With the final content patch of this expansion on our doorstep and Cataclysm following close behind, we'll be taking the next several weeks to look back on Wrath of the Lich King and everything that made it what it is, for better or for worse, in Wrath Retrospective.
Raiding has been the generic end game for massively multiplayer online games for the past 10 years. Originally comprised of hard-to-kill, non-instanced world and dungeon bosses, end-game raiding tested players' coordination, skill, communication and tenacity. World of Warcraft pioneered the accessible raid -- instanced dungeons that guaranteed loot drops. Many people forget that guaranteed loot drops was a huge deal, right along with no failures during crafting.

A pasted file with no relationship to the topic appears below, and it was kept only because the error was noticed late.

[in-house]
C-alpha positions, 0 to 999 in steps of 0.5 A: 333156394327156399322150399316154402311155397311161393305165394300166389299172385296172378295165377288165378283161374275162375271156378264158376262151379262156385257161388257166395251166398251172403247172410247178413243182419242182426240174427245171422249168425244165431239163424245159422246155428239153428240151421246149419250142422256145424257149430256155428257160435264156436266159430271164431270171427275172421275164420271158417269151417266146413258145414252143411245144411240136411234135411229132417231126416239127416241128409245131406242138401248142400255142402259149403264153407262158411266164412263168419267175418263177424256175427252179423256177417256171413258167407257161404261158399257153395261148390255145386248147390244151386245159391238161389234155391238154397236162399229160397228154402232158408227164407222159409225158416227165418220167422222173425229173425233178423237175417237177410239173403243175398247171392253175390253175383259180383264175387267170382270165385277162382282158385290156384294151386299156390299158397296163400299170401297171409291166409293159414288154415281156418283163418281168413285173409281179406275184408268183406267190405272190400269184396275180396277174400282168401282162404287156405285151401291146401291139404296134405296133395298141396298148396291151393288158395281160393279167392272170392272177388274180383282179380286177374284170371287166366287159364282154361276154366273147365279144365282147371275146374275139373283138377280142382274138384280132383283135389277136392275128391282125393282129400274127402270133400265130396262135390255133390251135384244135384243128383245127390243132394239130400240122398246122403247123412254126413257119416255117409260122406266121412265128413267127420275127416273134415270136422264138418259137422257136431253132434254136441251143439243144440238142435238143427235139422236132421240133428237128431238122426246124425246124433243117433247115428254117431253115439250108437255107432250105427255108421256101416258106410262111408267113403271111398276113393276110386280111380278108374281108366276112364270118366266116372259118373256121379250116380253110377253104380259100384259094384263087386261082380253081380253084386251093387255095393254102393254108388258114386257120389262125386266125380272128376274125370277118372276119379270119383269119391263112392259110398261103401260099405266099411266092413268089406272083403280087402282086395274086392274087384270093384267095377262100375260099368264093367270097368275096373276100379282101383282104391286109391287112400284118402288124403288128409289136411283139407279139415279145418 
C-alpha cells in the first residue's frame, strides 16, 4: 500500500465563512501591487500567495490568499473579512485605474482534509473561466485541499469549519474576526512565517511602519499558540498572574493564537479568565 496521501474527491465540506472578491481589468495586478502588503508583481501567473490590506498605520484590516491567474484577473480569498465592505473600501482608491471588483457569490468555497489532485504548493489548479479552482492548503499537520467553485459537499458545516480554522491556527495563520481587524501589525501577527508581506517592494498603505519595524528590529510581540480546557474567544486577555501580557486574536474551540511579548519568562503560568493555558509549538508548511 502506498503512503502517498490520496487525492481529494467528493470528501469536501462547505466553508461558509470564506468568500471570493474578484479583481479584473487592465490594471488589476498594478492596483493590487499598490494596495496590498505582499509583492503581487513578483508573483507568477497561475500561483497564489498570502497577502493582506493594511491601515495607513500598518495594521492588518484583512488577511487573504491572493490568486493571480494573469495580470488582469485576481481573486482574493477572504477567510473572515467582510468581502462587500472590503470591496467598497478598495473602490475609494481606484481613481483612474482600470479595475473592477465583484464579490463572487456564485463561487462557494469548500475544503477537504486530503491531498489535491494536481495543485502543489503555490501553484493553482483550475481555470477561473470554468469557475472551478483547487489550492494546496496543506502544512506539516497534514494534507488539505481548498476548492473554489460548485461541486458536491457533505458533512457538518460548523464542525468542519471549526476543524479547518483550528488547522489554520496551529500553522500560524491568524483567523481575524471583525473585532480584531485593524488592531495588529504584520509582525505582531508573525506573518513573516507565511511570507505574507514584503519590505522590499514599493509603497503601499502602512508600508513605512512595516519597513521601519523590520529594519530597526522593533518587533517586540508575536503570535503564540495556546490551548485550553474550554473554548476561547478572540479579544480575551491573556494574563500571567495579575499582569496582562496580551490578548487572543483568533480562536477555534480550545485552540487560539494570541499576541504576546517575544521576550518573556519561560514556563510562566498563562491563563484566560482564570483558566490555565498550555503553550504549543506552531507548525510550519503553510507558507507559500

Vanilla WoW raiding was an evolution on the EverQuest system, naturally, due to the prevalence of EverQuest players' not only designing and producing World of Warcraft but also their prevalence in the installed player base. Raiding had a language all its own. The first expansion to World of Warcraft: The Burning Crusade, attempted to stretch the bounds of raiding by scaling down player numbers and, at the same time, creating new and unique challenges in an attempt to make content more accessible. EverQuest routinely failed to make content accessible, and WoW was determined to turn the tides with the introduction of the 10-man raiding tier comprised of Karazhan and Zul'Aman. The popularity of 10-man raiding soared more than Blizzard could have ever imagined.